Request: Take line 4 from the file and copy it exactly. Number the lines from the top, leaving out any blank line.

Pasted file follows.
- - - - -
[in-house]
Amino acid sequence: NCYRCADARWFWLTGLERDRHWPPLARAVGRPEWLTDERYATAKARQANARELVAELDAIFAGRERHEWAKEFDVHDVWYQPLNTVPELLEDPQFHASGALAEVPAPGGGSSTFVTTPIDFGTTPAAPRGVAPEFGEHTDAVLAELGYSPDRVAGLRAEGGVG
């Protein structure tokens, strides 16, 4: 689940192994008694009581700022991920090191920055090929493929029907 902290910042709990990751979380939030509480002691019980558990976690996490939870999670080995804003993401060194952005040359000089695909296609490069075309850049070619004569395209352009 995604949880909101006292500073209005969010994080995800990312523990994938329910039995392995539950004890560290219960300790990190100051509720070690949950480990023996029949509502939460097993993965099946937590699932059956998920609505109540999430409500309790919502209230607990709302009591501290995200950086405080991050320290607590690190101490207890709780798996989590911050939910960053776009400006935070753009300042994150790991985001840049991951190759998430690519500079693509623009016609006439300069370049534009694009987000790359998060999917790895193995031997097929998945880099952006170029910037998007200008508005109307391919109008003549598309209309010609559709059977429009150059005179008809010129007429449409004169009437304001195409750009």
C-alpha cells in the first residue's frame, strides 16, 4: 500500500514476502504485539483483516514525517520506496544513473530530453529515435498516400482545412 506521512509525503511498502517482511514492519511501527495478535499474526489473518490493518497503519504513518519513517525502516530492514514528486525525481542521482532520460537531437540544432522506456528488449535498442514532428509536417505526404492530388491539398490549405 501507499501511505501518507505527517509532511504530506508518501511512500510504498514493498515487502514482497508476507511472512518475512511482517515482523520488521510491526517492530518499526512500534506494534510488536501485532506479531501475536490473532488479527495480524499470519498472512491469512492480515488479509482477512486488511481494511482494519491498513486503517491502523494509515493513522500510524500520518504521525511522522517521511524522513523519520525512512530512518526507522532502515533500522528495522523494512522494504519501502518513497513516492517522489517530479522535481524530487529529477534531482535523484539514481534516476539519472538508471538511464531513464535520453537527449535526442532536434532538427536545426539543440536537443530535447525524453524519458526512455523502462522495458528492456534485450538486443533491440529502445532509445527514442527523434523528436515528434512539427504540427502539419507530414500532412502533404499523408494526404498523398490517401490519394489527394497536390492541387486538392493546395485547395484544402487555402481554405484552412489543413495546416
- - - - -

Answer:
C-alpha cells in the first residue's frame, strides 16, 4: 500500500514476502504485539483483516514525517520506496544513473530530453529515435498516400482545412 506521512509525503511498502517482511514492519511501527495478535499474526489473518490493518497503519504513518519513517525502516530492514514528486525525481542521482532520460537531437540544432522506456528488449535498442514532428509536417505526404492530388491539398490549405 501507499501511505501518507505527517509532511504530506508518501511512500510504498514493498515487502514482497508476507511472512518475512511482517515482523520488521510491526517492530518499526512500534506494534510488536501485532506479531501475536490473532488479527495480524499470519498472512491469512492480515488479509482477512486488511481494511482494519491498513486503517491502523494509515493513522500510524500520518504521525511522522517521511524522513523519520525512512530512518526507522532502515533500522528495522523494512522494504519501502518513497513516492517522489517530479522535481524530487529529477534531482535523484539514481534516476539519472538508471538511464531513464535520453537527449535526442532536434532538427536545426539543440536537443530535447525524453524519458526512455523502462522495458528492456534485450538486443533491440529502445532509445527514442527523434523528436515528434512539427504540427502539419507530414500532412502533404499523408494526404498523398490517401490519394489527394497536390492541387486538392493546395485547395484544402487555402481554405484552412489543413495546416